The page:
At one point, Dimmu Borgir were a black metal band. Somewhere around the time of 2001's Puritanical Euphoric Misanthropia, though, they became something entirely different, a kind of monument to pomp and grandeur for its own sake. Peaking on 2003's Death Cult Armageddon and sagging somewhat on the overwrought/underwritten 2007 concept album In Sorte Diaboli, they've managed to combine black metal with John Williams-style symphonic stomping. This album, while not quite the equal of Death Cult Armageddon, does represent a fairly strong comeback. Without changing their style, it's more melodic and even catchier than they're known for being, and the exchanges between lead vocalist Shagrath (who sounds like a cross between Laibach's Milan Fras and Popeye the Sailor) and the trills of the orchestra (real, not synth-based), not to mention the frequent interjections by female voices, make the whole thing almost operatic. Indeed, Abrahadabra is many things, but it is definitely not a rock album. It takes the pomposity of prog to new extremes, throws classical filigree around like comedian Rip Taylor hurling confetti, and generally adopts a more-is-more attitude toward every element from riff writing to arrangements. It opens with an instrumental fanfare, and there's a guest vocal spot on "Ritualist" (by bassist Snowy Shaw of Therion) that sounds like Peter Hammill from Van der Graaf Generator. It might be goofy as hell, but it's also a lot of fun.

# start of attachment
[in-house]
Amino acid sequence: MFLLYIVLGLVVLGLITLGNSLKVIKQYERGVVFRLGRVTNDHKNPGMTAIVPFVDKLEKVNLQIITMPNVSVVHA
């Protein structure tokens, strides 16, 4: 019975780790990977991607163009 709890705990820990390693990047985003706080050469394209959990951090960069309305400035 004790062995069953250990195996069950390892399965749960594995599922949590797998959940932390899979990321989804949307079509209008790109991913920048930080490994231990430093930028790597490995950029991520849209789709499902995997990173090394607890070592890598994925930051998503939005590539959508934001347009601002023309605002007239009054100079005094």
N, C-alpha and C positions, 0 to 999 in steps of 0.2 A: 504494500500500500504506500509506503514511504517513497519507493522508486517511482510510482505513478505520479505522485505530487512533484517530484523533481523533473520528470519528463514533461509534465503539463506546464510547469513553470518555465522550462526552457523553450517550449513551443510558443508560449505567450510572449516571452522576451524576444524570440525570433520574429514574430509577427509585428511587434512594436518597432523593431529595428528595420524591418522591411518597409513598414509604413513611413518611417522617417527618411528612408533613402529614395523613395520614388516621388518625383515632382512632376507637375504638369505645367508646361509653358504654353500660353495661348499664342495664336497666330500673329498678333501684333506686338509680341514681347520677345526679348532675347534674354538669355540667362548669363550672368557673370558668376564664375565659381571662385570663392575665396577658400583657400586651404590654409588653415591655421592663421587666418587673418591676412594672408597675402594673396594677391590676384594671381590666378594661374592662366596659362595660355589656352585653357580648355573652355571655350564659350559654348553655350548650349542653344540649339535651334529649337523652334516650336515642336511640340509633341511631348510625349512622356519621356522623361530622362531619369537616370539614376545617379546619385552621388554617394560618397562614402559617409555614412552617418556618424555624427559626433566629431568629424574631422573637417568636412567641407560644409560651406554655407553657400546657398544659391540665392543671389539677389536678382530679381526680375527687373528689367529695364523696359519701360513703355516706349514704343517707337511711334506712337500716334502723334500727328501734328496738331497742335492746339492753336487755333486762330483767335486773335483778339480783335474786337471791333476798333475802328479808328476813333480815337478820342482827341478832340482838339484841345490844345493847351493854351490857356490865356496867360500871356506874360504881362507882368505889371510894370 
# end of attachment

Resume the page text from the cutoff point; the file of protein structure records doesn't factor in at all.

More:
AllMusic Review by Phil Freeman